Even the most minute detail is now being tracked at the municipal golf course.
City officials want to know who is using the course and what they want so that future improvements satisfy the largest number of customers.
They also want to know when usage lags so they can adjust rates, if necessary, to maximize the number of golfers at the course.
It turned out that collecting the data was easy — the city already had a specialized software program that could track this information. But it wasn’t being used for much beyond the basics, Finance Commissioner Deborah DeGenova said.
“We’re using it in a more robust manner,” she said. “We’re just breaking things down a little more.”
Rather than simply tracking the total revenue each day, the software now breaks revenue down by category. Officials can see exactly how much revenue came from each type of user — from senior citizens to league members — and how many holes they played.
It’s already producing dividends.
Course revenue is up about $15,000 from season pass purchases because new golf pro Matthew Daley changed the system to encourage more people to buy passes.
“It’s been a lot better, more well-received this year,” he said.
In past years, some golfers said they didn’t want to buy a pass because they couldn’t use it when they went to the course with their league. They had to pay for league rounds as if they didn’t have a pass.
Now, they can count the league fees toward their season pass, Daley said.
Pleasing league players is also turning out to be a key factor in the financial success of the course.
“They’re the biggest revenue-maker for us,” Daley said.
And now that many of them have purchased passes, they’re coming more often.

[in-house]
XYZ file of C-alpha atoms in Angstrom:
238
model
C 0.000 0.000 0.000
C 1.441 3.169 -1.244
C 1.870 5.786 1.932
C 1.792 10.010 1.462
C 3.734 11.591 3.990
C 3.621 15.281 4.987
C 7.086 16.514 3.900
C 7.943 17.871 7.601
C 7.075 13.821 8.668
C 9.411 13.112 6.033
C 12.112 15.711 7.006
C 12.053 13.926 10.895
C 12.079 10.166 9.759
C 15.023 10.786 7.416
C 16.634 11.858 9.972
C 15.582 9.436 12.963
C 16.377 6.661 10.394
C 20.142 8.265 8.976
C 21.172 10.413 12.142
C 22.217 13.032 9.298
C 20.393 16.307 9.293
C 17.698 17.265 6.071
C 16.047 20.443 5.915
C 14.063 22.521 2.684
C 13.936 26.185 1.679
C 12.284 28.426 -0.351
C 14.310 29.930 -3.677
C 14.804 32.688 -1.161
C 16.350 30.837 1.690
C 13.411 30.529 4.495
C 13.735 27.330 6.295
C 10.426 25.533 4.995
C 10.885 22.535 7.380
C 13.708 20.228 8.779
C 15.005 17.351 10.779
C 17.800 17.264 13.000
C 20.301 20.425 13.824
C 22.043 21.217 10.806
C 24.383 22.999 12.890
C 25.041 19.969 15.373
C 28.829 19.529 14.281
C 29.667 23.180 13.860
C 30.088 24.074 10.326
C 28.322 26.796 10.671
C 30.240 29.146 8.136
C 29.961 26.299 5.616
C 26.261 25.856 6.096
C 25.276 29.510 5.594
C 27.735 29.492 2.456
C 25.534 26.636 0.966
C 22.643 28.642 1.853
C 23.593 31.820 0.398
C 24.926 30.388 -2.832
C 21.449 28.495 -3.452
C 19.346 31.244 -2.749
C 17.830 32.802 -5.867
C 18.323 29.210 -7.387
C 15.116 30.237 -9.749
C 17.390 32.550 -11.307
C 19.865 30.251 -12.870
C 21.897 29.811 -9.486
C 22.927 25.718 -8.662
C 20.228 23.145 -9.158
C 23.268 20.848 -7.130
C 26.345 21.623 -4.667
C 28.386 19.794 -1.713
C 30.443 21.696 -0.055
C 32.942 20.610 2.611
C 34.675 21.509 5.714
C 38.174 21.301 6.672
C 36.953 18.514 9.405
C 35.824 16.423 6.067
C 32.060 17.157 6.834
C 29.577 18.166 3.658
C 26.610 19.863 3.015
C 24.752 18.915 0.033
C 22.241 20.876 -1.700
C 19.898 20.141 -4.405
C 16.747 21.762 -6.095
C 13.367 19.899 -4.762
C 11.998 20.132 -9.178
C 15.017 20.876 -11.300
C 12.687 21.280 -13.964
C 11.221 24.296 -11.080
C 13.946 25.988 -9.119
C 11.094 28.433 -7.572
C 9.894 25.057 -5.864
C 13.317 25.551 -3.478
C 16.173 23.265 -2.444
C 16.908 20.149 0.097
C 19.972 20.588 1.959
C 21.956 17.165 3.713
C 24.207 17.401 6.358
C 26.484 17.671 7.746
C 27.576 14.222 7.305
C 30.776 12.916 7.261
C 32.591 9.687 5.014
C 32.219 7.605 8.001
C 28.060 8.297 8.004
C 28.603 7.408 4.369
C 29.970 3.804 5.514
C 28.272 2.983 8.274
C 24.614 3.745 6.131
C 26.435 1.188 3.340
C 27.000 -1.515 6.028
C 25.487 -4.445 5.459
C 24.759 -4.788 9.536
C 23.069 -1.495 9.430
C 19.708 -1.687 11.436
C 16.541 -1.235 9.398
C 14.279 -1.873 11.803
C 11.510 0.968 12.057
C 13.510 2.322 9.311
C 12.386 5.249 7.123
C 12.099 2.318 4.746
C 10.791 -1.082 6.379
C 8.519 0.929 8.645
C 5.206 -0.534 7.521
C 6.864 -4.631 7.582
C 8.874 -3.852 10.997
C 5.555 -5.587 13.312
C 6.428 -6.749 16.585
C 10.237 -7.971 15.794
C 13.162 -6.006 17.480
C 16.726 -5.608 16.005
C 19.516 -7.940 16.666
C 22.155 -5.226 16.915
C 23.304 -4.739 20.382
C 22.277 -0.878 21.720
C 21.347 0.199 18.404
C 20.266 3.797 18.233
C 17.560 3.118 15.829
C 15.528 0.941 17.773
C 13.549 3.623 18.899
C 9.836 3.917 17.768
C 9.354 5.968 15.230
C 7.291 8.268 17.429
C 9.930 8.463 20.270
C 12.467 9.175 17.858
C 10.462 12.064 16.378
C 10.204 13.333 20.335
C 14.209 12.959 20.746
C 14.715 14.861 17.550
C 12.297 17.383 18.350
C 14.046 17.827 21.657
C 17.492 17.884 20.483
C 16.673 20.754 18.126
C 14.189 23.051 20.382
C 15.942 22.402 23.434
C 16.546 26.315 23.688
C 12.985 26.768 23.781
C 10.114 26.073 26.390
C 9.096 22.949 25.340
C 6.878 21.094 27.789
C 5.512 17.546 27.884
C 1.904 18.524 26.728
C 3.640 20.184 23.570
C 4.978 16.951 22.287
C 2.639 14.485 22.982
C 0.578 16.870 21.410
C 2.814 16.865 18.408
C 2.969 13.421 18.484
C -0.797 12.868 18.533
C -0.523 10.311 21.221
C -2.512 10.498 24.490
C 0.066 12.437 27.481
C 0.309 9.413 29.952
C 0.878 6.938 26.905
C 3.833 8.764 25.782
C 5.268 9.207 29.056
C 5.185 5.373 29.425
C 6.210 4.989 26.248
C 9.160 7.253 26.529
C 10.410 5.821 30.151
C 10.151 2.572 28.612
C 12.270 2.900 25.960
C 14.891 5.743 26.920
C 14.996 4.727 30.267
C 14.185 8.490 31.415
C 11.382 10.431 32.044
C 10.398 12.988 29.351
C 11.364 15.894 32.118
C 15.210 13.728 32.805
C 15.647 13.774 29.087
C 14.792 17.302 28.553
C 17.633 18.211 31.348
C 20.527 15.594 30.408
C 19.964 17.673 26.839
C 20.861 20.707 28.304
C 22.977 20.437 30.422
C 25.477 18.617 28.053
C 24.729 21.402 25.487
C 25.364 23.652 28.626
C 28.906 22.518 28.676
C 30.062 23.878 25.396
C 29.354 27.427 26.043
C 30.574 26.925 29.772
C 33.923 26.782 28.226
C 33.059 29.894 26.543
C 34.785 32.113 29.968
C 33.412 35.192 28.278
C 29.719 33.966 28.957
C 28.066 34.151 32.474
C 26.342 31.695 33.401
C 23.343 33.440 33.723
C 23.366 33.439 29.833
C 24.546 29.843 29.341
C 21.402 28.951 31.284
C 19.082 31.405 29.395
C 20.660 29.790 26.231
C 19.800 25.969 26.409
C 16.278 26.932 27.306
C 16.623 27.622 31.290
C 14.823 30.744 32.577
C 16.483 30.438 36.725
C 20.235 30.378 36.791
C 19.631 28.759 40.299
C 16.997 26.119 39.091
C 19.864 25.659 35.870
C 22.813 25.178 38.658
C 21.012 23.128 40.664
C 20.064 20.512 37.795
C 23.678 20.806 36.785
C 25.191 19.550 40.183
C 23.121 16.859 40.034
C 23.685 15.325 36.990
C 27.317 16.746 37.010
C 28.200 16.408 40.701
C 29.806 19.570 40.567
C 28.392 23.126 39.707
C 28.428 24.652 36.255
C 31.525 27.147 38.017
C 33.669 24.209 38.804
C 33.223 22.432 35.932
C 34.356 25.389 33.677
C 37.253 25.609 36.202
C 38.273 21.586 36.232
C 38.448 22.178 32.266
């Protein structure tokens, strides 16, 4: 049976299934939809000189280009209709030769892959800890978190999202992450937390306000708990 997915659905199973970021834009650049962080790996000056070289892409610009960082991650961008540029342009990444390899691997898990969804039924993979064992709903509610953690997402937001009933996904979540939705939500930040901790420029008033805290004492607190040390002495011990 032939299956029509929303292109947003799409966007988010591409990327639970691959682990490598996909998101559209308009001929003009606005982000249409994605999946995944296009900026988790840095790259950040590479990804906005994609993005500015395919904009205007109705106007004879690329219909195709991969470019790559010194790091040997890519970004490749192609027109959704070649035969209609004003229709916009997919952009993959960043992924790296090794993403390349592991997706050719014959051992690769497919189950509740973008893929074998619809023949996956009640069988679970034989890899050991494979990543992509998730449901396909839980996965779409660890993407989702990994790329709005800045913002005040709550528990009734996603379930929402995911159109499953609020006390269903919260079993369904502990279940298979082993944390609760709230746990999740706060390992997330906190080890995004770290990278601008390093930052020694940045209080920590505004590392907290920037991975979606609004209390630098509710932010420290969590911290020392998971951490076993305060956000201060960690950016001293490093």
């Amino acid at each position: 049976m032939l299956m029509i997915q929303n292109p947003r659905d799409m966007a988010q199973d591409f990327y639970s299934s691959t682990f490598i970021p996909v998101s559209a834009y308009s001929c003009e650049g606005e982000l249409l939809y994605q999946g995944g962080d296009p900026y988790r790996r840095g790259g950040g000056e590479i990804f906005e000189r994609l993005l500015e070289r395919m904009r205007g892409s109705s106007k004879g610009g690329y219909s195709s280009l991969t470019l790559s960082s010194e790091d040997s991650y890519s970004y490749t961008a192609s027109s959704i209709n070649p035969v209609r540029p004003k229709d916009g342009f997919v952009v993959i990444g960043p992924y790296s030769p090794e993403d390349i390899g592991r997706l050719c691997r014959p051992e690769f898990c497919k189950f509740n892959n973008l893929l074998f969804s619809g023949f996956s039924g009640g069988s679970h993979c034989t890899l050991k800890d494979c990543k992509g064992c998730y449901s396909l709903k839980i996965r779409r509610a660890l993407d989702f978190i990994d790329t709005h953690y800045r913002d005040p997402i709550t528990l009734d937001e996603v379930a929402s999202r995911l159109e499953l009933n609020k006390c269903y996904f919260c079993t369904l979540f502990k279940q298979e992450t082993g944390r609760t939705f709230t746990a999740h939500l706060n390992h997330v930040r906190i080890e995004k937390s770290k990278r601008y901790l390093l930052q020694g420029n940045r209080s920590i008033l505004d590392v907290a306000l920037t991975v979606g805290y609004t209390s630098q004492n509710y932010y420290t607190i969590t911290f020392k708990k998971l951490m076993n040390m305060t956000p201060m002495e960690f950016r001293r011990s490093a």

“They can play a few holes after work,” Daley said.
They’re allowed to play just three or four holes, rather than an entire round. It’s given the course the same feel as a private club, Daley said.
“A lot of private clubs offer that. It’s nice to see that here,” he said.
Other changes are possible once the software system has collected an entire season of data.
“You can see where the strength of your revenue is,” DeGenova said. “The more information you have, the better decisions you can make. Who’s using the course? What do they like about the course? What should we be improving?”
The software is also tracking lessons, which were never tracked before because the golf pro kept all of the revenue. Under the new contract with Daley, the city takes a share of each lesson fee.
Daley said it’s hard to tell whether lessons are up from last year, especially considering the rainy weather. But the number of junior players has increased, and they tend to take lessons.
“If it weren’t for the rainouts in June, we would be way ahead [of last year],” he said.
He’s not sure why more juniors are coming to the course.
“If I had to say, I’d say it was just that we have a great golf course,” he said. “It’s not very expensive, it’s in great shape and it’s fun to play.”